Consumer decision-making in retail investment
The results of a large-scale survey of EU purchasers
and non-purchasers of investment services demonstrate that real
people are at odds with neoclassical "homo oeconomicus"
assumptions and that their decisions are affected by bounded rationality.
Policies bases on this piece of evidence are explored.
theory: the neoclassical model and its opposite evolutionary alternative
The standard neoclassical model is explained and contrasted to the
alternative evolutionary approach to consumer theory.
free software allows you for direct experimentation.
- neoclassical model
- evolutionary model
The rich and the poor
An exploration of differences, by leveraging
a new key concept (cumulative
bundle) and a software.
Prices and quantities
This paper explore mismatches between ECON101
textbook theory of economics and empirical evidence from the real
world that you can collect by yourself, so to replicate (confirming,
widening or rejecting) the proposed analyses, as a scientific approach
would authorise and ask for.
Consumer decision rules for agent-based models
A clear-cut introduction to evolutionary consumption
microfoundation in agent-based models. It proposes several rules
to cope with budget constraints, product differentiation, purchase
repetition over time.
In particular, you shall find the rules of consumer
behavour used in the freely downloadable model "Race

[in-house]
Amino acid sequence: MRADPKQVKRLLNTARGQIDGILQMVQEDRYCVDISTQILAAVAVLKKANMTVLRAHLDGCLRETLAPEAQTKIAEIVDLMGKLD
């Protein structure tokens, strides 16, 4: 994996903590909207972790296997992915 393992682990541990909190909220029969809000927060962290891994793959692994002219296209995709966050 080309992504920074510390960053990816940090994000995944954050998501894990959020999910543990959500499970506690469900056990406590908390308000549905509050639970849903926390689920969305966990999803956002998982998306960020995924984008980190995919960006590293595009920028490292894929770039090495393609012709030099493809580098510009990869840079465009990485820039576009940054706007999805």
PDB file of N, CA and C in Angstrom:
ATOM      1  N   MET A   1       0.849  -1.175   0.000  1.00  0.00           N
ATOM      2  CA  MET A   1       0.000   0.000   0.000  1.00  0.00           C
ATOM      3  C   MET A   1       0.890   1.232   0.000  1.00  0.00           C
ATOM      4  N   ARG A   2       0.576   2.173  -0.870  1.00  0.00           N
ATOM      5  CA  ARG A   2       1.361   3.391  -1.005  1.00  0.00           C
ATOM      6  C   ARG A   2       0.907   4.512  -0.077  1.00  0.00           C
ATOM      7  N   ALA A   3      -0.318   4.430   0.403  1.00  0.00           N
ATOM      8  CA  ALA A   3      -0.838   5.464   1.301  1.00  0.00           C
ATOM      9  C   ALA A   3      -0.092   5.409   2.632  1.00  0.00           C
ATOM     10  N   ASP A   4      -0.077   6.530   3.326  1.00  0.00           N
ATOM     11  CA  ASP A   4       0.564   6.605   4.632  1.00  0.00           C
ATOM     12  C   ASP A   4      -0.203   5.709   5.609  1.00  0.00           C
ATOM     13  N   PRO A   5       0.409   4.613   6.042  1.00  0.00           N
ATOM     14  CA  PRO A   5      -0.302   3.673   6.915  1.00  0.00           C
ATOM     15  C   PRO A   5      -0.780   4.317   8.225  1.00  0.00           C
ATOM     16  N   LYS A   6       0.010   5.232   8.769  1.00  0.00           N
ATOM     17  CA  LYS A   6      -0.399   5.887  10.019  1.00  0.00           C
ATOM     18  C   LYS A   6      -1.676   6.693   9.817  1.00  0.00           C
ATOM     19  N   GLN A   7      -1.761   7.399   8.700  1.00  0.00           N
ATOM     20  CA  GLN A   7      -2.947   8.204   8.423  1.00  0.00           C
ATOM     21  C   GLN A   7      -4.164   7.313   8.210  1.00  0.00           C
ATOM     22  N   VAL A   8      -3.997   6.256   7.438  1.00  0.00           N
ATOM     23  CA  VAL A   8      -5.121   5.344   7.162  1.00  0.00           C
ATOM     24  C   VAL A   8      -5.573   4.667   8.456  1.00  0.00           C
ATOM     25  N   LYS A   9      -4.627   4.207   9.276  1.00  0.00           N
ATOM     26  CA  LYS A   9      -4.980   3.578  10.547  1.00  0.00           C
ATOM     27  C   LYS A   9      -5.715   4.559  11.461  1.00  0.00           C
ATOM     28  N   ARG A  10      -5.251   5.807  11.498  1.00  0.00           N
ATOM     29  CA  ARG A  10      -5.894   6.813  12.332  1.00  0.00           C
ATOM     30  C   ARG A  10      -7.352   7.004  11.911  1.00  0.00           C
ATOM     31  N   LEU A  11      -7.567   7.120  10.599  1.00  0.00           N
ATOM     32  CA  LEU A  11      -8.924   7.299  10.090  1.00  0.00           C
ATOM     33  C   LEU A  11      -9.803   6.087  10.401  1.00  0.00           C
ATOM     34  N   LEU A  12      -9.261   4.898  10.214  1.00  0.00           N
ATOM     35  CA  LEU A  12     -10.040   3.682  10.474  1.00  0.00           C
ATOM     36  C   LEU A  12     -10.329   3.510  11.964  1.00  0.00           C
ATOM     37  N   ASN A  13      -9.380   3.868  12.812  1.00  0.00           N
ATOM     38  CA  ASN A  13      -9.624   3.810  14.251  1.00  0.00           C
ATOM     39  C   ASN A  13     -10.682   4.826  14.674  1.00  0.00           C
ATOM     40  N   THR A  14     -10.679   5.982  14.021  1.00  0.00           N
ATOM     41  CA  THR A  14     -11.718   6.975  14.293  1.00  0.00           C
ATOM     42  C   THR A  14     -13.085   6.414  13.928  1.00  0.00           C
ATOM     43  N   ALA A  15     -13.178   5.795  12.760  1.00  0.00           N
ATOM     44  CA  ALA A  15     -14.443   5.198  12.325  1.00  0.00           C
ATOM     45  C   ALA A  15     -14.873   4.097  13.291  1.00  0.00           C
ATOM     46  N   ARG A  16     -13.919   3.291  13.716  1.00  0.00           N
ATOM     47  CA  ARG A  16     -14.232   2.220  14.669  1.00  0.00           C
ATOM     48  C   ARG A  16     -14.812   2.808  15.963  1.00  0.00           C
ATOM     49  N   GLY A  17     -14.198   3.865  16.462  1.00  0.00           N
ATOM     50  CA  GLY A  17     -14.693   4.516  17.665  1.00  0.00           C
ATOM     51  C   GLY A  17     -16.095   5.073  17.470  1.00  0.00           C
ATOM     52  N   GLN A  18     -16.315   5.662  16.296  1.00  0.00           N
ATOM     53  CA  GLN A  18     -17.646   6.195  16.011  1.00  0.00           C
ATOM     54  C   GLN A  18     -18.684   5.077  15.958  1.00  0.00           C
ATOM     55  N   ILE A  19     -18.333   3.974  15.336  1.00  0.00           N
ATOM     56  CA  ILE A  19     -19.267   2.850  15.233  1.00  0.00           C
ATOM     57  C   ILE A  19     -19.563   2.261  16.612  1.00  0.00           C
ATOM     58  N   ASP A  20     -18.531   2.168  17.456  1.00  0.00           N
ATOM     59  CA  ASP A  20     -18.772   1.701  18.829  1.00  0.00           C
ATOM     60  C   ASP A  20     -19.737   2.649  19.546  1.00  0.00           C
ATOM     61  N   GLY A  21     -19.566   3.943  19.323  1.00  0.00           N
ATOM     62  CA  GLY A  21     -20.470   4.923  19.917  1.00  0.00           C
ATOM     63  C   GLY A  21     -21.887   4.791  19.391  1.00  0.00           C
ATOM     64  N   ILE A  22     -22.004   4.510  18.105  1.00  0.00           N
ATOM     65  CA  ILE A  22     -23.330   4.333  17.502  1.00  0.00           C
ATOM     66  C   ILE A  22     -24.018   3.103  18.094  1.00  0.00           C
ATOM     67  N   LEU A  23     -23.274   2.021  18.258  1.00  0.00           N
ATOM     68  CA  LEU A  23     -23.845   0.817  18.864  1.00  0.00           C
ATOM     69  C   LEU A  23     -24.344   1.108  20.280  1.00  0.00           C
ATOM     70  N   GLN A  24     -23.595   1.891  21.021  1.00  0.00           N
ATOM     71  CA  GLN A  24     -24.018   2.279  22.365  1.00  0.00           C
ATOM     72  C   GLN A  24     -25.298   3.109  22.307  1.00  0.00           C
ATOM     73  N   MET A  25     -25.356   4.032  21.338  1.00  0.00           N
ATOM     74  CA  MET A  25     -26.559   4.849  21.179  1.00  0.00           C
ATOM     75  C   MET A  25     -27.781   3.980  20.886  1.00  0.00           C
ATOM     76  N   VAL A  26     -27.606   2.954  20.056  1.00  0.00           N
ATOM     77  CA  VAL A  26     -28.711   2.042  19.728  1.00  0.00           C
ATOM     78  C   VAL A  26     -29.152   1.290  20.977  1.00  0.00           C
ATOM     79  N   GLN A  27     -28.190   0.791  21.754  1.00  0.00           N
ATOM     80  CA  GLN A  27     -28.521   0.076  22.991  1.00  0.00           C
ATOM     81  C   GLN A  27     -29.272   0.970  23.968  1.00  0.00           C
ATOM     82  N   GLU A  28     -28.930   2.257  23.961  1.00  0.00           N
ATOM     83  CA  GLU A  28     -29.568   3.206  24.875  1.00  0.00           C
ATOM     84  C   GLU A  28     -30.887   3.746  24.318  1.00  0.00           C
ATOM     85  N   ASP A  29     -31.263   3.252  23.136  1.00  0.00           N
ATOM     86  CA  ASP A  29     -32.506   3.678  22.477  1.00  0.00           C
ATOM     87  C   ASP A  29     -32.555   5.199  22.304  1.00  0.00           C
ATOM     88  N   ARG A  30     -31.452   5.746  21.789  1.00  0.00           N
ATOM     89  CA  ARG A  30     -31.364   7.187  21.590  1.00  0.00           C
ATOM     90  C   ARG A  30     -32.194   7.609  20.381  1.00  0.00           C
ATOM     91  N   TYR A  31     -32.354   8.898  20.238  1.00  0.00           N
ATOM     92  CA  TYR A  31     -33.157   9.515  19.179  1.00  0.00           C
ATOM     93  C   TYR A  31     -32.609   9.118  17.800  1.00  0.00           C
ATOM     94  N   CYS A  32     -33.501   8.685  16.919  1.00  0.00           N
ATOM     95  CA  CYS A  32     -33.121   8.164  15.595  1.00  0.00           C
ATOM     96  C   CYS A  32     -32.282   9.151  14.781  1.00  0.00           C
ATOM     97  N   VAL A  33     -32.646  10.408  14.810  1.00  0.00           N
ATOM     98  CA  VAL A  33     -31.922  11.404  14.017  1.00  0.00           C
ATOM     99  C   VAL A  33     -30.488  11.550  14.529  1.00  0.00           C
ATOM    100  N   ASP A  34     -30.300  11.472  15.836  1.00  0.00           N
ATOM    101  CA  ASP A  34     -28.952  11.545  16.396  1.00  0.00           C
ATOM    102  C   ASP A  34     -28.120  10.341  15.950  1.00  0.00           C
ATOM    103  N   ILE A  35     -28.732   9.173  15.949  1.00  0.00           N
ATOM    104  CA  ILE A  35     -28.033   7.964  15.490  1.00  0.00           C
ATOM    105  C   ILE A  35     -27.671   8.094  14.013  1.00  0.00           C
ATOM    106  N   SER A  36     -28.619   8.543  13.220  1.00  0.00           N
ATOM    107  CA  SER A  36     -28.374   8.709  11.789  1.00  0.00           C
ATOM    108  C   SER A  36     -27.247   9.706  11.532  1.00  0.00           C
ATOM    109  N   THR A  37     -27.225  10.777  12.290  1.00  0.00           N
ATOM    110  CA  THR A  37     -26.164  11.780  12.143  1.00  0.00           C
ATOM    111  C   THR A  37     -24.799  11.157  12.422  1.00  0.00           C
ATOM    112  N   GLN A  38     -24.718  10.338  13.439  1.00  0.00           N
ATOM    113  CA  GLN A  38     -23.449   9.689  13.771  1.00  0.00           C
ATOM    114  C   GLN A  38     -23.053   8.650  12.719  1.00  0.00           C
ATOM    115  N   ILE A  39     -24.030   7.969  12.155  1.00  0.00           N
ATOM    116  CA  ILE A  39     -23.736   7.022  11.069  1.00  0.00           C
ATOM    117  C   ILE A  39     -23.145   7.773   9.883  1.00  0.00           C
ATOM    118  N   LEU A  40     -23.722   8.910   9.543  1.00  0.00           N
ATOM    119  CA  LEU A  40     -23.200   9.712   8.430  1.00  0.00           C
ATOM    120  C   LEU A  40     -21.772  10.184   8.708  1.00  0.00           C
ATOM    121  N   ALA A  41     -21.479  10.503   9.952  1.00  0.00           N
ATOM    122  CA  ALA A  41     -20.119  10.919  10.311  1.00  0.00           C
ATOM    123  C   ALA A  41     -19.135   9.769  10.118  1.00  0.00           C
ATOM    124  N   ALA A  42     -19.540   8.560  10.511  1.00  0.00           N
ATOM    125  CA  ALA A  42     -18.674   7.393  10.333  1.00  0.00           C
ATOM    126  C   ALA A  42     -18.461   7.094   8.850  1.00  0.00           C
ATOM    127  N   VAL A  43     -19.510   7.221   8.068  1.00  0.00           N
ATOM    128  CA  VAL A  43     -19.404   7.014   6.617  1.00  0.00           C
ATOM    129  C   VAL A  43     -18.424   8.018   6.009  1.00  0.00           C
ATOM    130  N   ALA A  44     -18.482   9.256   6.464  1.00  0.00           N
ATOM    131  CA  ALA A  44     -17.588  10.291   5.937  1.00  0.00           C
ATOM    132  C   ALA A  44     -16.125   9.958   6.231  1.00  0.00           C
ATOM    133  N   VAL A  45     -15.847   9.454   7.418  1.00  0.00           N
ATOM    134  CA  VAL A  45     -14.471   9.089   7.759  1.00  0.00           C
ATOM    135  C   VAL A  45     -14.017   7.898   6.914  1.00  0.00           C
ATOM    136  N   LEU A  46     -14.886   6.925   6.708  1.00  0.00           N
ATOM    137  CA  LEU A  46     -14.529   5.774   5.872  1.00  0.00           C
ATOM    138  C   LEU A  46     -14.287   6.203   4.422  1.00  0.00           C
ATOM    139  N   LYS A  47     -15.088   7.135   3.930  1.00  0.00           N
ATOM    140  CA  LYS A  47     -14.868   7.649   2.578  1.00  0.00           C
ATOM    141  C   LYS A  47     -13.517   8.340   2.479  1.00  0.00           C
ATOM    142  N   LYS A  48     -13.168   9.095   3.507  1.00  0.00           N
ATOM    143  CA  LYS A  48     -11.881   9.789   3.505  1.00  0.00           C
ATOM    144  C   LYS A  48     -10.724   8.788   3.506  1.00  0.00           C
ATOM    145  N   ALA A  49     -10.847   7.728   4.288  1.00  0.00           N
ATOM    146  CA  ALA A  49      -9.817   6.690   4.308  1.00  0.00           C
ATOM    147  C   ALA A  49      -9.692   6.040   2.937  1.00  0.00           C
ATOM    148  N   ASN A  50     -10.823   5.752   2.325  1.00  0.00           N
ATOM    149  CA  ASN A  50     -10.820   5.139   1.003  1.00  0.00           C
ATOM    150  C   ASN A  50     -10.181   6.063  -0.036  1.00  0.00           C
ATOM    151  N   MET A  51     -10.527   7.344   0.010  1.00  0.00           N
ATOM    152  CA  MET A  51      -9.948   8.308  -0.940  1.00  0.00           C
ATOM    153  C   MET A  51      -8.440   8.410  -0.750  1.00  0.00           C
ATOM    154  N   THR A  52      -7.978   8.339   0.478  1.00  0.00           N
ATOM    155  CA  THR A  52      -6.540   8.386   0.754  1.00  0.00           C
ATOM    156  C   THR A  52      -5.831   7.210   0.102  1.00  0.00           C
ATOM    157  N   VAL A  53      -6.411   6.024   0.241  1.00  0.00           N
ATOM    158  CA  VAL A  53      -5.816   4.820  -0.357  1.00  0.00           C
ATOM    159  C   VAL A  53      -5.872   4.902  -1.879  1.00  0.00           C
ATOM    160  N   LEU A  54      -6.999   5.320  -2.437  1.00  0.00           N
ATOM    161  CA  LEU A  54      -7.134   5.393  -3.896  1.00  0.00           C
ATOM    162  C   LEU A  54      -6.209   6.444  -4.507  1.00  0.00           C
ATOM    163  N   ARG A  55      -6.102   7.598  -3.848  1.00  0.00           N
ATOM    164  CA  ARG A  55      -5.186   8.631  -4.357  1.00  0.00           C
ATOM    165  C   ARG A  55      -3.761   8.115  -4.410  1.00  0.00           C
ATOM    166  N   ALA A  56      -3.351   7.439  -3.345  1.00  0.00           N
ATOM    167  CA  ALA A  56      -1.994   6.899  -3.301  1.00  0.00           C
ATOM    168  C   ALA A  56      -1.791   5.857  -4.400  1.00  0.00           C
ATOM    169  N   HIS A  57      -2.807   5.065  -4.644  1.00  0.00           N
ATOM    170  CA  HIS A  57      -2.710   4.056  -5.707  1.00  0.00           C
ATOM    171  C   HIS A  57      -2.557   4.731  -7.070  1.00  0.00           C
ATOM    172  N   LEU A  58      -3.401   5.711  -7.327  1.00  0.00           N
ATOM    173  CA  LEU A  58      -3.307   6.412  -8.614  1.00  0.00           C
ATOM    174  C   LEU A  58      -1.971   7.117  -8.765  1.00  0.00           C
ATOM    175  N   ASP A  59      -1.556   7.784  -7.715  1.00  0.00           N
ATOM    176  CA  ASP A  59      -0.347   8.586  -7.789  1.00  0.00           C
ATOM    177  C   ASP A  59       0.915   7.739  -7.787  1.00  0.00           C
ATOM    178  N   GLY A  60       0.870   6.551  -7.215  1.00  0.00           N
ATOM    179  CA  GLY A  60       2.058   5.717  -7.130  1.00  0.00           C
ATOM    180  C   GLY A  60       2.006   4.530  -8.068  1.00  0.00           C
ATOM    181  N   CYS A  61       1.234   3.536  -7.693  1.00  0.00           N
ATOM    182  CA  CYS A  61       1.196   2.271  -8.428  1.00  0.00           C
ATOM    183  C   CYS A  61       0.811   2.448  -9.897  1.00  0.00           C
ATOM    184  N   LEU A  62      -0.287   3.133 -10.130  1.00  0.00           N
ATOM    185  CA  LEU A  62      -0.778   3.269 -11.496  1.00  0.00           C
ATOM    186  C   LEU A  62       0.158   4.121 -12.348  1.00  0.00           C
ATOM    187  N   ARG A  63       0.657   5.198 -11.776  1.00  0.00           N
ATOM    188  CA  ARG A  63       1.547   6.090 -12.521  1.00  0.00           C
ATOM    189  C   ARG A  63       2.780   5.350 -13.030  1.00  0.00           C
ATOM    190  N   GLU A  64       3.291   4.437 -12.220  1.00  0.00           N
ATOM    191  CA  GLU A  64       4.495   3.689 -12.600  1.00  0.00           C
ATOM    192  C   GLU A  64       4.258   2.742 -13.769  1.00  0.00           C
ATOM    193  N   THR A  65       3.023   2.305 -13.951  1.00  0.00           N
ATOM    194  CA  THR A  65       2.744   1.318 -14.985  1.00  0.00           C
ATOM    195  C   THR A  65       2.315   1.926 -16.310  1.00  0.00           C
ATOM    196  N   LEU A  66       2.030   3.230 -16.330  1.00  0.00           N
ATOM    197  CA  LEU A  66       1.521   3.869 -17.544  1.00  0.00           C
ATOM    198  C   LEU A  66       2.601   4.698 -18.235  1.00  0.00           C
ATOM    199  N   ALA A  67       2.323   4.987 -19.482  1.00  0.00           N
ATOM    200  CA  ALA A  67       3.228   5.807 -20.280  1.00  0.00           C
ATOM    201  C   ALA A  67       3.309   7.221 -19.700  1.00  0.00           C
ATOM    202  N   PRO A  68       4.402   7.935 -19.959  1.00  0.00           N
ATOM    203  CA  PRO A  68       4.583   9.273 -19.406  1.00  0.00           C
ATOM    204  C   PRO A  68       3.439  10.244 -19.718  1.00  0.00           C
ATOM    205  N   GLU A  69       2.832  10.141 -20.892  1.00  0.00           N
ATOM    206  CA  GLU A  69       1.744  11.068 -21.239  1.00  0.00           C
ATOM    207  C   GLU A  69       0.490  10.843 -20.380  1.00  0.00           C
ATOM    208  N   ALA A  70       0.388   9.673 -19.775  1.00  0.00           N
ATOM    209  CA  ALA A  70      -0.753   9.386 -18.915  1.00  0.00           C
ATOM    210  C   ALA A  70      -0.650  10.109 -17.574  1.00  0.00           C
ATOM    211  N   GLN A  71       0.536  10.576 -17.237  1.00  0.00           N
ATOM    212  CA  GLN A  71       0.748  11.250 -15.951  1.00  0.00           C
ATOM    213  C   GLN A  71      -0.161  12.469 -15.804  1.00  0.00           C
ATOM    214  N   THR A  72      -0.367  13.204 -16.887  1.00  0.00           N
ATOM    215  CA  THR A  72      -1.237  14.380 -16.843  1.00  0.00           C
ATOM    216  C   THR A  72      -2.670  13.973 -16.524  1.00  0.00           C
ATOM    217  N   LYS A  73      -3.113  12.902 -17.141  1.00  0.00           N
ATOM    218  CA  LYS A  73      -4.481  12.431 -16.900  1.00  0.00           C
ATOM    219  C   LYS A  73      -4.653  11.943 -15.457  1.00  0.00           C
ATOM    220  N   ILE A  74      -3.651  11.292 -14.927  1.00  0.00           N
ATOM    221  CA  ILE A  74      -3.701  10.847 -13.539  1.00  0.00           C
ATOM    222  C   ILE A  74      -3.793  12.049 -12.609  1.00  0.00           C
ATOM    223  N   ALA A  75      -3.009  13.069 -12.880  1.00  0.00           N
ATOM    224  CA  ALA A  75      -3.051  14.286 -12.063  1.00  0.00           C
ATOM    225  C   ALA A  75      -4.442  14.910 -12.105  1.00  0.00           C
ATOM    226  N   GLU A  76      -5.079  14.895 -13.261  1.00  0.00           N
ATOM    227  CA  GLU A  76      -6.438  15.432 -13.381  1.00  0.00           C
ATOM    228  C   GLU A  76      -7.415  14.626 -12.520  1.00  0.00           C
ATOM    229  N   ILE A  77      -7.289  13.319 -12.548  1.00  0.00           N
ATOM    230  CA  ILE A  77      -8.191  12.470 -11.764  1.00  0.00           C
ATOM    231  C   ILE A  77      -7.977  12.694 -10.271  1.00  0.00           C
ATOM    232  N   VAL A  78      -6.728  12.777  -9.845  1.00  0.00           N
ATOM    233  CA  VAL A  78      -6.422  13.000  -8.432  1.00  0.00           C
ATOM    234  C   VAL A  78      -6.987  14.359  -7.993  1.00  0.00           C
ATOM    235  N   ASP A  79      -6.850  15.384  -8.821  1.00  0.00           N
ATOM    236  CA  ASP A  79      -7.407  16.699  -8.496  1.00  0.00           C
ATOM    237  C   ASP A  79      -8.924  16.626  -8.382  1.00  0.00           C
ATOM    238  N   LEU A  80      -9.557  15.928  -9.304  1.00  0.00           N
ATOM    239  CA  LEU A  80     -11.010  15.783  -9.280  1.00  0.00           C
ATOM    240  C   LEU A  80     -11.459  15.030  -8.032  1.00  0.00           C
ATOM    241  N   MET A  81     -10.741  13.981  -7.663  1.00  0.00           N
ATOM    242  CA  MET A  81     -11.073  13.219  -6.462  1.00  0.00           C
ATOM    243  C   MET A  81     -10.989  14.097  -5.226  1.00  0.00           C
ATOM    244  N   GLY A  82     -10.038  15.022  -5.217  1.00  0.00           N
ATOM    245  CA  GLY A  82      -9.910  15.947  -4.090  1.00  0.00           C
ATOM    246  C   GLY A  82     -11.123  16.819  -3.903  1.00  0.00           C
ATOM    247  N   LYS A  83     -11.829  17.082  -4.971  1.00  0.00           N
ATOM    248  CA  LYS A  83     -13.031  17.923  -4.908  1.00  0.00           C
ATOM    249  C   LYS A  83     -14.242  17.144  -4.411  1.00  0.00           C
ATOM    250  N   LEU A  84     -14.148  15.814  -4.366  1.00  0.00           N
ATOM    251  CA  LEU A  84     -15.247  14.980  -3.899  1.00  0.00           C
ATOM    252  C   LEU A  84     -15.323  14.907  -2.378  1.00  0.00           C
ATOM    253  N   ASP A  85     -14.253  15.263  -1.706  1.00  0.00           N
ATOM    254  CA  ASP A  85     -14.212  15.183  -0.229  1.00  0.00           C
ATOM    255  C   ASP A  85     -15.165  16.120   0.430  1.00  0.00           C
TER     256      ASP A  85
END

to market", which gave rise to these micro-data.
Moreover, it suggests to ACE modellers a "golden
rule" for more realistic models.
retailing opportunities and threats using agent-based simulation
As a valuable supporting tool for the marketing
analysis of opportunities and threats on retail markets, an agent-based
simulator - including rules proposed here
- is explained, providing insights to answer to questions such as:
- What happens in the distribution landscape
if we open a new outlet? Where should it be located? What profile
(assortment composition, price levels, size) the new outlet should
- What if competitors open or close outlets? What should we then
change in the profile of our outlets?
- What if the purchasing behaviour of consumer households changes?
E.g. purchasing power and decision rules changes due to economic
- What if the cost structure changes? E.g. there is easy funding
of outlets in less-favoured areas by municipalities and regional